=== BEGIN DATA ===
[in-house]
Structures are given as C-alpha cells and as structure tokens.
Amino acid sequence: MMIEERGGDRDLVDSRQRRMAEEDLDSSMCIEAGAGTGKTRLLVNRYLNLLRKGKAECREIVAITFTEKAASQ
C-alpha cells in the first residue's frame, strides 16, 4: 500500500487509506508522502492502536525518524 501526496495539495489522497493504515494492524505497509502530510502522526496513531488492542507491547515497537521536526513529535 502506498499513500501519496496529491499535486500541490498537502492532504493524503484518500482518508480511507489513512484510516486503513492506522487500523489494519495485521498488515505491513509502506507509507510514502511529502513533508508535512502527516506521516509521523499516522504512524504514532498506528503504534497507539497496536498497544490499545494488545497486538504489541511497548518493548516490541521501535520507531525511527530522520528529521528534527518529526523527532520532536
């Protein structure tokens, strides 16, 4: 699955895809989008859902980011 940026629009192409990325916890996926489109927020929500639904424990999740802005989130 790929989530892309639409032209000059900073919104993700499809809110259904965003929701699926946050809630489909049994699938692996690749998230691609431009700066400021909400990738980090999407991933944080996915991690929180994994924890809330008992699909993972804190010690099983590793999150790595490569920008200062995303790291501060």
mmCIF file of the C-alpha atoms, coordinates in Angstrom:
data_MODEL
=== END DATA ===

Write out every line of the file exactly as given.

[in-house]
Structures are given as C-alpha cells and as structure tokens.
Amino acid sequence: MMIEERGGDRDLVDSRQRRMAEEDLDSSMCIEAGAGTGKTRLLVNRYLNLLRKGKAECREIVAITFTEKAASQ
C-alpha cells in the first residue's frame, strides 16, 4: 500500500487509506508522502492502536525518524 501526496495539495489522497493504515494492524505497509502530510502522526496513531488492542507491547515497537521536526513529535 502506498499513500501519496496529491499535486500541490498537502492532504493524503484518500482518508480511507489513512484510516486503513492506522487500523489494519495485521498488515505491513509502506507509507510514502511529502513533508508535512502527516506521516509521523499516522504512524504514532498506528503504534497507539497496536498497544490499545494488545497486538504489541511497548518493548516490541521501535520507531525511527530522520528529521528534527518529526523527532520532536
């Protein structure tokens, strides 16, 4: 699955895809989008859902980011 940026629009192409990325916890996926489109927020929500639904424990999740802005989130 790929989530892309639409032209000059900073919104993700499809809110259904965003929701699926946050809630489909049994699938692996690749998230691609431009700066400021909400990738980090999407991933944080996915991690929180994994924890809330008992699909993972804190010690099983590793999150790595490569920008200062995303790291501060």
mmCIF file of the C-alpha atoms, coordinates in Angstrom:
data_MODEL